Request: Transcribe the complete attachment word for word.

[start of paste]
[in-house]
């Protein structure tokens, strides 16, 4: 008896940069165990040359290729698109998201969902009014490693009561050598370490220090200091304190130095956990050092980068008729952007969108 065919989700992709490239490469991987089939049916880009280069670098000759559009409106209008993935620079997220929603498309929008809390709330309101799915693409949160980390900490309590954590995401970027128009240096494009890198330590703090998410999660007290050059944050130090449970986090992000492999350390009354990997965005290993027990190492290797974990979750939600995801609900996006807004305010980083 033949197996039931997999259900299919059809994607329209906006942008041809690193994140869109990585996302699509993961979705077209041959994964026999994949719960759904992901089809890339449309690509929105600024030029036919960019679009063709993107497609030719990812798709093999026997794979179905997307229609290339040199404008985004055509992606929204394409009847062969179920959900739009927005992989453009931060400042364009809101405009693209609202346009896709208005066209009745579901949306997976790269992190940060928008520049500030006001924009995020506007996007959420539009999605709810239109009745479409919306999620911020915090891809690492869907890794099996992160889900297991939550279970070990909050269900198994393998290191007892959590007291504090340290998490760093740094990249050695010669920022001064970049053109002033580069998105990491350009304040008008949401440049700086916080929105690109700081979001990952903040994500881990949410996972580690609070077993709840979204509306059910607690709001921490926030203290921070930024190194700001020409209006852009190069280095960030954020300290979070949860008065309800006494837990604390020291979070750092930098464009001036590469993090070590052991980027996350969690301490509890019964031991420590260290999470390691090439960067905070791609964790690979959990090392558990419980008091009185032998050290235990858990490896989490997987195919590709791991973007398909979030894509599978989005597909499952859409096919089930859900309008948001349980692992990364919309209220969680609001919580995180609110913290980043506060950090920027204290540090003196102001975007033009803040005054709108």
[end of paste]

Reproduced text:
[in-house]
């Protein structure tokens, strides 16, 4: 008896940069165990040359290729698109998201969902009014490693009561050598370490220090200091304190130095956990050092980068008729952007969108 065919989700992709490239490469991987089939049916880009280069670098000759559009409106209008993935620079997220929603498309929008809390709330309101799915693409949160980390900490309590954590995401970027128009240096494009890198330590703090998410999660007290050059944050130090449970986090992000492999350390009354990997965005290993027990190492290797974990979750939600995801609900996006807004305010980083 033949197996039931997999259900299919059809994607329209906006942008041809690193994140869109990585996302699509993961979705077209041959994964026999994949719960759904992901089809890339449309690509929105600024030029036919960019679009063709993107497609030719990812798709093999026997794979179905997307229609290339040199404008985004055509992606929204394409009847062969179920959900739009927005992989453009931060400042364009809101405009693209609202346009896709208005066209009745579901949306997976790269992190940060928008520049500030006001924009995020506007996007959420539009999605709810239109009745479409919306999620911020915090891809690492869907890794099996992160889900297991939550279970070990909050269900198994393998290191007892959590007291504090340290998490760093740094990249050695010669920022001064970049053109002033580069998105990491350009304040008008949401440049700086916080929105690109700081979001990952903040994500881990949410996972580690609070077993709840979204509306059910607690709001921490926030203290921070930024190194700001020409209006852009190069280095960030954020300290979070949860008065309800006494837990604390020291979070750092930098464009001036590469993090070590052991980027996350969690301490509890019964031991420590260290999470390691090439960067905070791609964790690979959990090392558990419980008091009185032998050290235990858990490896989490997987195919590709791991973007398909979030894509599978989005597909499952859409096919089930859900309008948001349980692992990364919309209220969680609001919580995180609110913290980043506060950090920027204290540090003196102001975007033009803040005054709108």